I haven’t written about The Walking Dead much this season largely due to lack of interest. The show is marginally better than it was last season, but that isn’t saying much. The first half of the season was mostly padding so the show could set-up a do-over of the Season 3 finale (which was horribly botched the first time). I was cautiously optimistic that with a clean slate, the show could come back from the mid-season finale and do something interesting. Instead, it had been treading water more than ever before (if such a thing is possible).
This week’s episode, titled Still, is clearly intended to be a character study on Daryl (the show’s most popular character) and Beth (the show’s least defined character). I don’t mind a slower pace for a well-done character piece. But every single moment of this character study feels forced. After an hour, the characters feel less well defined than they did going in.
Directed by: Jonathan Levine
Starring: Nicolas Hoult, Teresa Palmer, John Malkovich
Here we are at the end of another mid-season finale of The Walking Dead. I stopped doing my weekly recaps of the show early in this (the show’s fourth) season. But I figured the mid-season finale was a good place to check back in and take stock of where things stand with The Walking Dead‘s TV incarnation.
Lots of spoilers follow. I’m going to talk about the show as well as the comic book it is based on. So, be warned.
Last week, I gave the season premiere of The Walking Dead a bit of a hard time. Partially, I was being silly. But I was also legitimately criticizing the show for its lack of subtlety. This week’s episode still made its points with a sledge-hammer. But as I watching I came to a realization. This show ain’t Mad Men. But it’s not supposed to be. Maybe it’s okay that a show about zombies is about as subtle as a zombie apocalypse.
The first episode of the fourth season of The Walking Dead asks the question “Do you get to come back?” If you have done terrible things to survive, can you ever get back to living a normal life? It’s a question worth exploring on a show about survival. It’s also a question fans are probably asking about The Walking Dead. After last season’s dreadful finale, can the show redeem itself? Can it come back from the Season of Andrea? Is Scott Gimple the guy who will finally make The Walking Dead a TV show that lives up to its wasted potential?
Based on the first episode, the answer to that last question is definitely “no”. 30 Days Without an Accident (a title which makes me think of potty training) is no more coherent than anything from last season. But it was pretty entertaining all the same.
Previously, I wrote about some of the differences between The Walking Dead TV show and the comic book it is based on. I covered everything up through the mid-season finale of the third season. Now that the season is over (and has ended with a whimper) I will look at all of the storylines the show dropped from the comic book series.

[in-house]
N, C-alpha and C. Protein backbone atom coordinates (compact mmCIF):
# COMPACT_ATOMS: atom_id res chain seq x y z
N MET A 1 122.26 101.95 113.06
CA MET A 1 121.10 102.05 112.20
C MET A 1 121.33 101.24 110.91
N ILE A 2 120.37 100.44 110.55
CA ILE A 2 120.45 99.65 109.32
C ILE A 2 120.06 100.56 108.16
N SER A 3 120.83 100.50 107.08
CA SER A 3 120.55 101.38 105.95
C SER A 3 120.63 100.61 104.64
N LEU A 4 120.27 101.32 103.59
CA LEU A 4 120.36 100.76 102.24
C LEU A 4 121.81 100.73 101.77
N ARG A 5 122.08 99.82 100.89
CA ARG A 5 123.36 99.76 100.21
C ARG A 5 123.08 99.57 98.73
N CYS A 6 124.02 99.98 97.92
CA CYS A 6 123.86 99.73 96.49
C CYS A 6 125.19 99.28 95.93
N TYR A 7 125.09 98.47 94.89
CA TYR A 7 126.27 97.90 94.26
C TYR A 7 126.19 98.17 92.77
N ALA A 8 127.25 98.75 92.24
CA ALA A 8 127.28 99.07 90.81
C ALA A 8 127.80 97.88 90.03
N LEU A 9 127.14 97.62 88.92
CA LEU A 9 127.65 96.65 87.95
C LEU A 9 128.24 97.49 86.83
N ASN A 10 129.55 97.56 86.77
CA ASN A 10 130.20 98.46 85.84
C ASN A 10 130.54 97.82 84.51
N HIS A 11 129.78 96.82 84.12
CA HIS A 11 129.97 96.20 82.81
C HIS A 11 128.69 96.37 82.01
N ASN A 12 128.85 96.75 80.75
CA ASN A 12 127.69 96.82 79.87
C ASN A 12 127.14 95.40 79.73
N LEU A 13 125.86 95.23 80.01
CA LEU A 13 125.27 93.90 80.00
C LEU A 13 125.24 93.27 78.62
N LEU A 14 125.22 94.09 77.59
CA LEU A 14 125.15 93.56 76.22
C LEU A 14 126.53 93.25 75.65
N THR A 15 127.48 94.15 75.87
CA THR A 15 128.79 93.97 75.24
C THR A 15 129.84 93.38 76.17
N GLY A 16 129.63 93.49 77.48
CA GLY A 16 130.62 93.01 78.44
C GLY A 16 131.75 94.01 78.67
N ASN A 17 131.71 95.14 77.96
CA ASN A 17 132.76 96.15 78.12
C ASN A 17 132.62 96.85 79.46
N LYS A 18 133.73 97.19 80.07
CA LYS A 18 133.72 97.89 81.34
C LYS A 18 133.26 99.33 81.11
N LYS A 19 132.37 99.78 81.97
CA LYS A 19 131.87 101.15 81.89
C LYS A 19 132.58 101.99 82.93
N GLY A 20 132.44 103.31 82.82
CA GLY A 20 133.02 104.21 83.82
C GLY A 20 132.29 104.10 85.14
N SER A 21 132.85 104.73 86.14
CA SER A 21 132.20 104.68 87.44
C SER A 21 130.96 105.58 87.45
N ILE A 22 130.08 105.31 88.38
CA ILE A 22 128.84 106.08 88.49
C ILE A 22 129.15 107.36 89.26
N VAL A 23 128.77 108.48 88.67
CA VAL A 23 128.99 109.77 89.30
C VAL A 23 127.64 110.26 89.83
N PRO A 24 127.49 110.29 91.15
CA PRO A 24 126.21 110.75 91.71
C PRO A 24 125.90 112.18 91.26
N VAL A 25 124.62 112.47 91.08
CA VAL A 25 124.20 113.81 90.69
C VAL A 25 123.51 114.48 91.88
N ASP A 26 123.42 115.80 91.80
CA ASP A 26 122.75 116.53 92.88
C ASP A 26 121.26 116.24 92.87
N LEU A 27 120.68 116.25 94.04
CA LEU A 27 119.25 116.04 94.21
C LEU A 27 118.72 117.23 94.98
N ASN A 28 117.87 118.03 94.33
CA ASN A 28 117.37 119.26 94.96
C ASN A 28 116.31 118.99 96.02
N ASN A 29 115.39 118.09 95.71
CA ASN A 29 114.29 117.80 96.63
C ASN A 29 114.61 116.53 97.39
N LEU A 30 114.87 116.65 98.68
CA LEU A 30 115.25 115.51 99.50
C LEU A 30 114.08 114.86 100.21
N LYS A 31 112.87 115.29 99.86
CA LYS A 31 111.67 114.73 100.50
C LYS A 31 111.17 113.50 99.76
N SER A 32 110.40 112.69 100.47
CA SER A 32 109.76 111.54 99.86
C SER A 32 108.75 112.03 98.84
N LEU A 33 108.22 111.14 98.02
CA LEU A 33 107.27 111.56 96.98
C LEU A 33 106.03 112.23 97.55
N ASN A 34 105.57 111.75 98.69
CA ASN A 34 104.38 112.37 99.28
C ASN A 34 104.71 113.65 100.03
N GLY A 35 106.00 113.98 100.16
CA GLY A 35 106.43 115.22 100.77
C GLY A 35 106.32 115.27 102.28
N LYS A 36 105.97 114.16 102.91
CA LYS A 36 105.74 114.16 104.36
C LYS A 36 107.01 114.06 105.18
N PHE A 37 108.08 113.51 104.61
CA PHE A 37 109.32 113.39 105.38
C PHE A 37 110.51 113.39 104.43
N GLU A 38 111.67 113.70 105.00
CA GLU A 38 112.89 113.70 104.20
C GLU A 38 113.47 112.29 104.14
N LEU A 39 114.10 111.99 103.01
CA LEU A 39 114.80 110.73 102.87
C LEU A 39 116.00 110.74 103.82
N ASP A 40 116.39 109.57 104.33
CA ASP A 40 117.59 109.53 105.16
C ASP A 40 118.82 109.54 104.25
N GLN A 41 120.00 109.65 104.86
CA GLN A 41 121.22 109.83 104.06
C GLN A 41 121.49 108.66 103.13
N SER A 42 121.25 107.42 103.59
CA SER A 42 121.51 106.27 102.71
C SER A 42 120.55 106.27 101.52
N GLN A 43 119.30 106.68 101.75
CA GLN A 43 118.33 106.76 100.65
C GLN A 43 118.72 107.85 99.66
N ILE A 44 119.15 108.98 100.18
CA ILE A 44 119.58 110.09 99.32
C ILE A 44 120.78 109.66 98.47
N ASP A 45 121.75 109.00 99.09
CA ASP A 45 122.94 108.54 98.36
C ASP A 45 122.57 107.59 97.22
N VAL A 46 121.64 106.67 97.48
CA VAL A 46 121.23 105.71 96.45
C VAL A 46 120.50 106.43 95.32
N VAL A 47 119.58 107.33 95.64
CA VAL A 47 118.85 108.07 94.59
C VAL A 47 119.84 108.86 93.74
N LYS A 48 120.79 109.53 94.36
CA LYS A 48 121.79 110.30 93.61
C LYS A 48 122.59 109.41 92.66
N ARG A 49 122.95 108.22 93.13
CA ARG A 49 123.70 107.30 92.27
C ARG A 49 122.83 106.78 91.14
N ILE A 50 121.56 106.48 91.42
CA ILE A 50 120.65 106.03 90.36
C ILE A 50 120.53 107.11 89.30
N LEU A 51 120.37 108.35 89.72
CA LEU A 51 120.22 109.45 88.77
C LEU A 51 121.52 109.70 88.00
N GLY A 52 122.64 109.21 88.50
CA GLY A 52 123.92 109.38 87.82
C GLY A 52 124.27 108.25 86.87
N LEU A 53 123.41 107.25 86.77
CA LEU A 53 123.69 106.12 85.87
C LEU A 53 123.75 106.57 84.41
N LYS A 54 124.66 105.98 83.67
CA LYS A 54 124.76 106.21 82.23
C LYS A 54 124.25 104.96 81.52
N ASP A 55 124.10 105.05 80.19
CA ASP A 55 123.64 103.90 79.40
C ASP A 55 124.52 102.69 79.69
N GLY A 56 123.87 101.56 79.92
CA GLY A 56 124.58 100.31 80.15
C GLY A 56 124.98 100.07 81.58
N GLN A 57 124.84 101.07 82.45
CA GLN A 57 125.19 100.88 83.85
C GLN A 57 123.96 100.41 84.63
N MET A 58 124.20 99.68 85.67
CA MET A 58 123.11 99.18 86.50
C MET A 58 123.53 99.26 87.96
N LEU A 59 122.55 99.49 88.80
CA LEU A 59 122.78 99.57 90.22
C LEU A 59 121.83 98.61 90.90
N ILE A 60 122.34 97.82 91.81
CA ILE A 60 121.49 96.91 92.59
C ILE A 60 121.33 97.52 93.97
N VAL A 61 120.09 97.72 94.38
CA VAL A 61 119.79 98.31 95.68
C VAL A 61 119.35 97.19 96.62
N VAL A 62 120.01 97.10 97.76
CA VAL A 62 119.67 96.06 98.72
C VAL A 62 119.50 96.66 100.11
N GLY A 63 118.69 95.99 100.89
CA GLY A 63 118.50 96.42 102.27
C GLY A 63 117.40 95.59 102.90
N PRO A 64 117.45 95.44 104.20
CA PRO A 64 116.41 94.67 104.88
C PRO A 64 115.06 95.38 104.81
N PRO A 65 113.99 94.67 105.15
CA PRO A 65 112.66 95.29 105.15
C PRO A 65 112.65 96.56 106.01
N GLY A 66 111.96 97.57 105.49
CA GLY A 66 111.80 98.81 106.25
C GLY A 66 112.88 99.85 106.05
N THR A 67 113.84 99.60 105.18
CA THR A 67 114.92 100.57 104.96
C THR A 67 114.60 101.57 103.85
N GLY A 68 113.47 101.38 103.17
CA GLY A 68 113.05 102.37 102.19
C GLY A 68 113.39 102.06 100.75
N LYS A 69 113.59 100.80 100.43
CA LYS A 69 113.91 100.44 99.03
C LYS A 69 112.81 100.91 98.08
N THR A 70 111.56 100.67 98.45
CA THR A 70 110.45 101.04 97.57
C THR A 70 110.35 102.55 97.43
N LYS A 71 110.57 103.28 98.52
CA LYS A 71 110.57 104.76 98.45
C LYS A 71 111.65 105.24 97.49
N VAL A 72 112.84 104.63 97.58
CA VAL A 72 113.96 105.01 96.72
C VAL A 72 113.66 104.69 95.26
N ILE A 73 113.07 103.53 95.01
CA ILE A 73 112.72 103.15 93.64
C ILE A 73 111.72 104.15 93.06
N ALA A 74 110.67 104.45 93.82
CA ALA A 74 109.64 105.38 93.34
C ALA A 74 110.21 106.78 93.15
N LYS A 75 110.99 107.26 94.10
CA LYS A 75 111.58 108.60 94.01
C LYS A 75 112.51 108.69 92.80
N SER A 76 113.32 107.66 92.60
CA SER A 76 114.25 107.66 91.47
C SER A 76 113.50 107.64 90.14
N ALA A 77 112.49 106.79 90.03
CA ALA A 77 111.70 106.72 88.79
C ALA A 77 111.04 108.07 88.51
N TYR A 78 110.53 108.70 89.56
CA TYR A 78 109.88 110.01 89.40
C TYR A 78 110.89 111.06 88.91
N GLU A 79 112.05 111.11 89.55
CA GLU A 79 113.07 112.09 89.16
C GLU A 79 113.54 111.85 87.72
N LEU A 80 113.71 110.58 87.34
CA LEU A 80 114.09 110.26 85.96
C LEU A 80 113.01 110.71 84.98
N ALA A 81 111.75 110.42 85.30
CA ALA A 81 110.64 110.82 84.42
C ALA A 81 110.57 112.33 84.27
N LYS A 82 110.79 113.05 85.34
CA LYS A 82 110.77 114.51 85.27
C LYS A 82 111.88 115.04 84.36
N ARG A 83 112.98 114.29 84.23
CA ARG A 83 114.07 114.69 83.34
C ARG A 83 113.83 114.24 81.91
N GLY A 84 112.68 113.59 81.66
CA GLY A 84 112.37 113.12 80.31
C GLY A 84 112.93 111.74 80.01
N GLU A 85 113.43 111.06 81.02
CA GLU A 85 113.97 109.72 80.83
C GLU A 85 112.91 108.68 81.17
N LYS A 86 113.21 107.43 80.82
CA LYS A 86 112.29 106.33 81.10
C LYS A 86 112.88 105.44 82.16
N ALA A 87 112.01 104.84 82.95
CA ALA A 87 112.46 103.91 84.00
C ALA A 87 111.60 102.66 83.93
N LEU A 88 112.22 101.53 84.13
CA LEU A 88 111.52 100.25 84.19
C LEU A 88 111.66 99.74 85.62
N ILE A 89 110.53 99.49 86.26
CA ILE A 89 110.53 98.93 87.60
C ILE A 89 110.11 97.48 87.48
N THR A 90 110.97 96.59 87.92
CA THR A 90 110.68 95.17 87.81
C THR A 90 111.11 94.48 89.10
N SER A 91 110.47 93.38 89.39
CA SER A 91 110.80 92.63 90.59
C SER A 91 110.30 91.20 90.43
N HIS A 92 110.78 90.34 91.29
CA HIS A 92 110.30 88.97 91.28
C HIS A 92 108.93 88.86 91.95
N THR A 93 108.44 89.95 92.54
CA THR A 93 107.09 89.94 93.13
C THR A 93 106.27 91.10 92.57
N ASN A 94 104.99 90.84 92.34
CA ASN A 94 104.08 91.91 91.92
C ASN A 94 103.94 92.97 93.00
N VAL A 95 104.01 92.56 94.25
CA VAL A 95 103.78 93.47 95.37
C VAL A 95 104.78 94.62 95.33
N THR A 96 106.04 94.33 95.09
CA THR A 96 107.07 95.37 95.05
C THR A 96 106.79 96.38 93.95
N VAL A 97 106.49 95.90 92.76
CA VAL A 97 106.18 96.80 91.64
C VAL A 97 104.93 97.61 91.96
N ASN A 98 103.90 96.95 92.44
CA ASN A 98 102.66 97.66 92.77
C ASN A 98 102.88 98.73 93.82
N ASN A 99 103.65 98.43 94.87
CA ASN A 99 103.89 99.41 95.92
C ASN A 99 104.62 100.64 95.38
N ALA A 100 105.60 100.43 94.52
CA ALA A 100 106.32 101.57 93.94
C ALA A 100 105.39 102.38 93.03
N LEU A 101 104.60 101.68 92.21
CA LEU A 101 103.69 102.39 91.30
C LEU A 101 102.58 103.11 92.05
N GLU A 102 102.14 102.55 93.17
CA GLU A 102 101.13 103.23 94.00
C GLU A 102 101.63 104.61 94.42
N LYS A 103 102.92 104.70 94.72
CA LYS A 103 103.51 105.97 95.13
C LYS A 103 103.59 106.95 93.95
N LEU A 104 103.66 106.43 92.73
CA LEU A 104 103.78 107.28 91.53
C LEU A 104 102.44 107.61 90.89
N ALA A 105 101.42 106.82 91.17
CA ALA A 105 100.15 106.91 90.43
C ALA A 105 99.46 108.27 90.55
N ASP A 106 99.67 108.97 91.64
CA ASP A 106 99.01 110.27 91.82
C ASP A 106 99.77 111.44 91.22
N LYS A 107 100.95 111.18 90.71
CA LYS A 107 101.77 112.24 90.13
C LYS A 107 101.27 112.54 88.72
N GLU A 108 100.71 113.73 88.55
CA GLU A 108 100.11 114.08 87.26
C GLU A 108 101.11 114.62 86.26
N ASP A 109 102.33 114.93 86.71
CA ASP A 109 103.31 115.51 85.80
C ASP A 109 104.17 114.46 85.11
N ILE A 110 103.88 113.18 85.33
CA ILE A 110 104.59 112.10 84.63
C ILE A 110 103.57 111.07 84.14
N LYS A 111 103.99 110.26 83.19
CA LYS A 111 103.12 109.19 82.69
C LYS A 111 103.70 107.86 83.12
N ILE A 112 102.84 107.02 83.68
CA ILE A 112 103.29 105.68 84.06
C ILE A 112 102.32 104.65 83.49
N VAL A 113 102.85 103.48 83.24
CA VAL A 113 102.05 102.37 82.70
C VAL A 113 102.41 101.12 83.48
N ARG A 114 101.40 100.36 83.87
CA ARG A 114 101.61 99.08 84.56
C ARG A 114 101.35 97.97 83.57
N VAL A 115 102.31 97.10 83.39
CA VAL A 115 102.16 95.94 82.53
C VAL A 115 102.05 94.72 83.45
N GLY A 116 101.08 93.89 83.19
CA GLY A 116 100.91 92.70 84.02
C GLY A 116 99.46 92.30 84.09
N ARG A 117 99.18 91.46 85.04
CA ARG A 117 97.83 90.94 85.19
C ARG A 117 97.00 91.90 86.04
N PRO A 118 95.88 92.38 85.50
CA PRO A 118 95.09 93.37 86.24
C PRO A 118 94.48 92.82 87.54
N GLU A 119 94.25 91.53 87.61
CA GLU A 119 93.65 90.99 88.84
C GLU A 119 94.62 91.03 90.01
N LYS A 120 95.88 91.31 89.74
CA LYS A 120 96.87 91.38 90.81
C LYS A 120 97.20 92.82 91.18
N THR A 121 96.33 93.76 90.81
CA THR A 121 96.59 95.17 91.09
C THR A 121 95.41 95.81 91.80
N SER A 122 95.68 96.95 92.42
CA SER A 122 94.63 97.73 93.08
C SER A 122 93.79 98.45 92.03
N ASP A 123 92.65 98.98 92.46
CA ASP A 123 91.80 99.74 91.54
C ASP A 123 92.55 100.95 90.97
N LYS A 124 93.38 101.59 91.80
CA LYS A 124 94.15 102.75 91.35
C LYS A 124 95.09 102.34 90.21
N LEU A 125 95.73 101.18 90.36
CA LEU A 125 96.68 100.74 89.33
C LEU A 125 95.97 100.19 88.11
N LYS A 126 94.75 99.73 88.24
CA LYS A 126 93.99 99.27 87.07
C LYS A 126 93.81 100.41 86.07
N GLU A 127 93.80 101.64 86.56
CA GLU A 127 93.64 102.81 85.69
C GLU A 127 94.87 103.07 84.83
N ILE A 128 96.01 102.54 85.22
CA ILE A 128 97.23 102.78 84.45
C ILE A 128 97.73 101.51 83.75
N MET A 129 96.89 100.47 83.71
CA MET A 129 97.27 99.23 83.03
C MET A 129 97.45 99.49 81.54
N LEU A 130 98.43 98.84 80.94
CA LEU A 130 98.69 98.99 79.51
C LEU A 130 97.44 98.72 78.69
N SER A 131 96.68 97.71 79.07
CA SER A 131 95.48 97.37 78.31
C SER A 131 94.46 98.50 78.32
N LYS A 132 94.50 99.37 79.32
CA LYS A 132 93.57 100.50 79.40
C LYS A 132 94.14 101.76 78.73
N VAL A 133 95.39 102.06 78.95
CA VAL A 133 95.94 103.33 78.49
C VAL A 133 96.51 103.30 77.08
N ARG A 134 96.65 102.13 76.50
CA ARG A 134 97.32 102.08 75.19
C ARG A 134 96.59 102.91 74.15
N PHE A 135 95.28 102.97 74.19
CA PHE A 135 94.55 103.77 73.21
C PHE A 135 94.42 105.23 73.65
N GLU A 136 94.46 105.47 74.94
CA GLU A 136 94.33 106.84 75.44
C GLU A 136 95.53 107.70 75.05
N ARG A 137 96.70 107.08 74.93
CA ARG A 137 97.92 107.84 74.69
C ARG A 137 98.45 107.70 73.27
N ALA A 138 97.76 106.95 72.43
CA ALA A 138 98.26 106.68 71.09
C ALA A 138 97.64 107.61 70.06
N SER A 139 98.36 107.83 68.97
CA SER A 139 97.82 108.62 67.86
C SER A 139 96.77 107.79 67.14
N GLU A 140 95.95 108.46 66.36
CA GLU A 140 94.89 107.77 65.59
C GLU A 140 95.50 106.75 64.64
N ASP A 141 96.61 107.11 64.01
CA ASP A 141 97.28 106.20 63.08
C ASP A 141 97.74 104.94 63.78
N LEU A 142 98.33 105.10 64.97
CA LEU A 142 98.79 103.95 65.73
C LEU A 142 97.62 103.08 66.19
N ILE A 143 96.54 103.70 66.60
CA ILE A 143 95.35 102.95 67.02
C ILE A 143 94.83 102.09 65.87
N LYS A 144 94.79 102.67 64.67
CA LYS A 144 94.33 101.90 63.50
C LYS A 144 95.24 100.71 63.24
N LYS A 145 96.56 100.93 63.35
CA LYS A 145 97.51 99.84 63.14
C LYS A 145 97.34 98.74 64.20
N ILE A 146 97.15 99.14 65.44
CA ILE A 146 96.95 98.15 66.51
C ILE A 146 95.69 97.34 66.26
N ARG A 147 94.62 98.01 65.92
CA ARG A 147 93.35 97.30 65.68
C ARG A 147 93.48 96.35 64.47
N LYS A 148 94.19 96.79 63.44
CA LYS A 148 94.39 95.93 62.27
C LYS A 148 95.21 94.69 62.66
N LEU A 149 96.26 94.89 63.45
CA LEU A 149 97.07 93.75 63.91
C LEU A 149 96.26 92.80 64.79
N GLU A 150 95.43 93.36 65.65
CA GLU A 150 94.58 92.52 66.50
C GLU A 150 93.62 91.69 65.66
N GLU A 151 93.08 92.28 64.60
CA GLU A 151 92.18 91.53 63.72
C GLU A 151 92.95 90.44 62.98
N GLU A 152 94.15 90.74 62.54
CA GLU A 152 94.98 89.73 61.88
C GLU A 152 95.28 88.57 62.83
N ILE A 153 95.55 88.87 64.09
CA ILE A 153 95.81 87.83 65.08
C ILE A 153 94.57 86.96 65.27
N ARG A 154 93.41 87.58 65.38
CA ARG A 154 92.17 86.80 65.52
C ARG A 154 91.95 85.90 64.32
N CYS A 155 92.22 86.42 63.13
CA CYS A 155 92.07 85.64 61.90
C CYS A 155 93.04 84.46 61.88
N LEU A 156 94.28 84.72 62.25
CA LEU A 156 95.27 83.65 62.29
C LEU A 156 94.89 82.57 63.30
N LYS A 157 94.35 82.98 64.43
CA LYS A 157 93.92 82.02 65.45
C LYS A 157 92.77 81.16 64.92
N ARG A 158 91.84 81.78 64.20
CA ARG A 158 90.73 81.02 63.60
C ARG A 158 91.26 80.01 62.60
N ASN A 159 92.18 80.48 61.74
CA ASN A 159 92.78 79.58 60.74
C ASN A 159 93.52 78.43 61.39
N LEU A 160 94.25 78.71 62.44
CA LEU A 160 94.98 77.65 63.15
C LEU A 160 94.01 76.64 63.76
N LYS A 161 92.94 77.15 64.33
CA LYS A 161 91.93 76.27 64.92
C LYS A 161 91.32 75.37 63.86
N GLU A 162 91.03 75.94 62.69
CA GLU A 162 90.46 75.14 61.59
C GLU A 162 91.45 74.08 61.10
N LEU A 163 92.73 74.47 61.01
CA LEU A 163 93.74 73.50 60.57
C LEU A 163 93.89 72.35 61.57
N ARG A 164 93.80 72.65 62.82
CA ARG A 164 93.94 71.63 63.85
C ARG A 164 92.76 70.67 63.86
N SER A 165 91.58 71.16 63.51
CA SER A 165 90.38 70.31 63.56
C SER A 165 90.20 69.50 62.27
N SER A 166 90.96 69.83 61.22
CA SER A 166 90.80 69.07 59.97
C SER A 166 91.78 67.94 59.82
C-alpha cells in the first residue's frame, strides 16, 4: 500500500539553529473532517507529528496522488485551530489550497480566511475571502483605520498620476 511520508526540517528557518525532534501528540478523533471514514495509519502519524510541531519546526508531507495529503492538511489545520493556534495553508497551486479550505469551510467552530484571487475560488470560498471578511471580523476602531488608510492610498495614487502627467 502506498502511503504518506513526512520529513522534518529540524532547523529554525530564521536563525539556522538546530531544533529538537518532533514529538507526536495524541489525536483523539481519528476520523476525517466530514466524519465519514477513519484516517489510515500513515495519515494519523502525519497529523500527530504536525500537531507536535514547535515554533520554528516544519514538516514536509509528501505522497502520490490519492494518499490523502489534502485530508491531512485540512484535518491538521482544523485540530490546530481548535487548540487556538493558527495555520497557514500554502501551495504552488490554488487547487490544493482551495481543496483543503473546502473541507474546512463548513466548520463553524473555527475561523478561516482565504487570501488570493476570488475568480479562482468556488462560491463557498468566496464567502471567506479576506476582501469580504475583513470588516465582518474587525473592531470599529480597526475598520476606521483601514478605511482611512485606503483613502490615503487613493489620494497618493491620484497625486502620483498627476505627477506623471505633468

Spoilers for the early issues of the comic book follow. It is possible some of these story lines could be repurposed for the fourth season of the show, but even if they do they will probably be unrecognizable given all the changes the show has made to the source material so far.
The season three finale of The Walking Dead was unbelievably anti-climactic. The show stretched three hours worth of plot into 16 hours of TV all building up to a showdown between the group in the prison and the citizens of Woodbury. And then when it finally came to pass, it was a complete non-event. The battle scene from the mid-season premiere (which was obscured by smoke most of the time) was far more impressive.
This episode needed to deliver the goods in order to redeem a season that spent most of its screen time running in pace. It should have given us a hail of bullets, a griping final showdown and a cathartic takedown of the season’s villain. Instead, it gave us an hour of head-scratchers that seemed completely disconnected from the 15 hours that lead up to it. Read the rest of this entry
Acting is so often a very random experience. While there are companies and people who you definitely think you will work with again, some opportunities appear to pop up out of nowhere. Such was the case with my most recent foray into grownup pretending.
Merle’s a tricky character. He made a memorable first impression during one episode in the show’s first season. He was a violent racist with no apparent redeeming values. After that one episode, Merle remained offscreen for the rest of the first season and most of the second. His one appearance was as a figment of his brother’s imagination. So fans were understandably excited when Merle returned to the spotlight in season three.
Since Merle’s return, he’s been difficult to pin down. He’s still an unrepentent racist. He has committed unsavory acts including torturing Glenn and handing Maggie over to the Governor. He also gave killing Michonne a pretty good try. And yet, the Merle of season three seems like a different character. He’s much more sympathetic and often charming. He does bad things, but gosh darn it he’s just misunderstood.